When you change employers what becomes of your 401(k) account?
There are four choices. You can leave the money in your former employer’s plan, if permitted; roll over the assets to your new employer’s plan, if permitted; roll over the assets into an IRA; or make the big mistake of cashing out your 401(k) account. Nationally, this is a big money decision. According to Cerulli Associates, a Boston-based research firm, in 2012, about 3 million American workers rolled over approximately $289 billion from their employer-sponsored retirement plans into an IRA or into their new employer’s retirement plan.
The Rollover IRA was the most popular choice. Approximately $204 billion, with an average account balance of $128,400, went into IRAs directed by financial advisers. Another $85 billion, with an average account balance of $53,900, went into investor-directed IRAs. And the balance, $1 billion with an average account balance $91,000, was rolled into new employers’ plans.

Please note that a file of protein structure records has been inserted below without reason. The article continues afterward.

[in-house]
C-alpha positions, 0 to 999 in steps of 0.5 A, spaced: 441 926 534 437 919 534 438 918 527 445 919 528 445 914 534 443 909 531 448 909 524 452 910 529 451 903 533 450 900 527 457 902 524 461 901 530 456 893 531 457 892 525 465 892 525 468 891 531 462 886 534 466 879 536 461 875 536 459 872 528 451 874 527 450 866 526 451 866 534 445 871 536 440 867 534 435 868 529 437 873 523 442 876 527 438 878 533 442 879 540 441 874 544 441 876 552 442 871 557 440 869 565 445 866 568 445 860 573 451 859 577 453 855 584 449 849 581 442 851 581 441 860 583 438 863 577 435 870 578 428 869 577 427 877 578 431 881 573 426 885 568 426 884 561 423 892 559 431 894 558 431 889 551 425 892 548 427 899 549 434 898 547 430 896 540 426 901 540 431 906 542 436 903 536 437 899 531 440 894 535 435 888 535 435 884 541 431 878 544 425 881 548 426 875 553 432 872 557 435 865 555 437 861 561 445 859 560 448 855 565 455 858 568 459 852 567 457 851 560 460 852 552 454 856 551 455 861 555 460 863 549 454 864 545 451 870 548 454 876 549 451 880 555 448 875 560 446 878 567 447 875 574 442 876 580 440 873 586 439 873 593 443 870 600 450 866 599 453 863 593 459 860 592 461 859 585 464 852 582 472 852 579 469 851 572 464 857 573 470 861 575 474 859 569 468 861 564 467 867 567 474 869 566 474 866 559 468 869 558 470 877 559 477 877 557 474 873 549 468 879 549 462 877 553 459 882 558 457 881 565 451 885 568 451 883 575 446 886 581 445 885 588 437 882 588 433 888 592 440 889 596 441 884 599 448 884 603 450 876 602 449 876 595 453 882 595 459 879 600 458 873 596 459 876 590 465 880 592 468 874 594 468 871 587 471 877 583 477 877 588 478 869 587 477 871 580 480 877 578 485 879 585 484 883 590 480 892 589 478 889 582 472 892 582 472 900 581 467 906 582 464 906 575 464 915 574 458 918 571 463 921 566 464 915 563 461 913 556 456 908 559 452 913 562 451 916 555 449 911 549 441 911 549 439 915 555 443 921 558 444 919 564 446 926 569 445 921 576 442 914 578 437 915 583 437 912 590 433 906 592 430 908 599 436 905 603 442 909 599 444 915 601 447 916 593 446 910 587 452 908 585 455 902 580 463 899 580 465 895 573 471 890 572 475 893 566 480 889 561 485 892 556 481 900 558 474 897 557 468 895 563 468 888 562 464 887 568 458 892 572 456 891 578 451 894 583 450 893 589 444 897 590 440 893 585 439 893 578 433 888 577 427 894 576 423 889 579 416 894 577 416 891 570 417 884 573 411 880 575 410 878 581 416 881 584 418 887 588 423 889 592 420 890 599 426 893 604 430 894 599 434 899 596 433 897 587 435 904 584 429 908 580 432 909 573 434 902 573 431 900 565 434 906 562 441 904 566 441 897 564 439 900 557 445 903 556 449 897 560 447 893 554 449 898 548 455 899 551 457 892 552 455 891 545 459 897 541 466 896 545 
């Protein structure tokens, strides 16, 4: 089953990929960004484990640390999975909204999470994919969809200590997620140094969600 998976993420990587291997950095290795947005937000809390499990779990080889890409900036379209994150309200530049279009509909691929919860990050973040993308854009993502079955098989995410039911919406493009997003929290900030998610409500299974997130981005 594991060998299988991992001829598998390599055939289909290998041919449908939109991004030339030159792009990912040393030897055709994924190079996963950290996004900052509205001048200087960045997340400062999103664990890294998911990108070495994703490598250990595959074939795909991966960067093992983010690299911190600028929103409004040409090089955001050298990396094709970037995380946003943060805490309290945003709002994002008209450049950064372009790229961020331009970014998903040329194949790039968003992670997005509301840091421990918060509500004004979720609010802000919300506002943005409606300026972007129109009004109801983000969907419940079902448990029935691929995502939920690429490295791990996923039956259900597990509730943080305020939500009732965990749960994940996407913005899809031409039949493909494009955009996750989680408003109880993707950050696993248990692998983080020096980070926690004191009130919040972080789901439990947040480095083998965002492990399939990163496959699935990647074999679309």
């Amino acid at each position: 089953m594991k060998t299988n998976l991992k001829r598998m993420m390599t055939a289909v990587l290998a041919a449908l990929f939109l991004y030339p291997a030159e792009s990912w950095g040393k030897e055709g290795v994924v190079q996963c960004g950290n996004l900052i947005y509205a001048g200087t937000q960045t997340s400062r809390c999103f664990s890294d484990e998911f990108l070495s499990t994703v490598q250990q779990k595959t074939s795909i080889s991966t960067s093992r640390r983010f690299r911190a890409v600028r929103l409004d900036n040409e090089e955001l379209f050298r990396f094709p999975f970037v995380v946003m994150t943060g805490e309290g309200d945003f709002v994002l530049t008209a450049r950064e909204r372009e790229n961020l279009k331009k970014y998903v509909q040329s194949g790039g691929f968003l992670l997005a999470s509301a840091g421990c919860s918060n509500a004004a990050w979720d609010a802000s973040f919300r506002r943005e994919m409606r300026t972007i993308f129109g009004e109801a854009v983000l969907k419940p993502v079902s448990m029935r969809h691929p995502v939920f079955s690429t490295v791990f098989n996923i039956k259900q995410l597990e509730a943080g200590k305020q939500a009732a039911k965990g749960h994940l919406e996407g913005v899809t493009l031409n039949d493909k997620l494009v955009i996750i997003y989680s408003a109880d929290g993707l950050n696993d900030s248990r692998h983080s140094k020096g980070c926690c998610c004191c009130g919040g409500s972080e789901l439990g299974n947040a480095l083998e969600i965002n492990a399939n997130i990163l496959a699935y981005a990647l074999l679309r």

In 2017, Cerulli estimates Americans will roll over an estimated $451 billion, making Rollover IRAs a $8 trillion marketplace.
Key factors to consider when deciding between leaving your money in your current plan, rolling over to a new 401(k), or opening a Rollover IRA include investment choices, fees and expenses, convenience, the potential to borrow from the account if necessary, protection from creditors and legal judgments, and required minimum distributions.
For instance, there are reasons why you might be better off leaving your retirement funds in your former company’s plan or moving them to your new employer’s plan. Employer plans provide federal creditor protection and you can defer required minimum distributions if you’re still working. On the other hand, a Rollover IRA might afford you investment choices, perhaps at lower fees, that are better alternatives for your portfolio.
If you’re thinking that’s a lot of ground to cover and worry that you could make a mistake, you should discuss this with your financial advisor.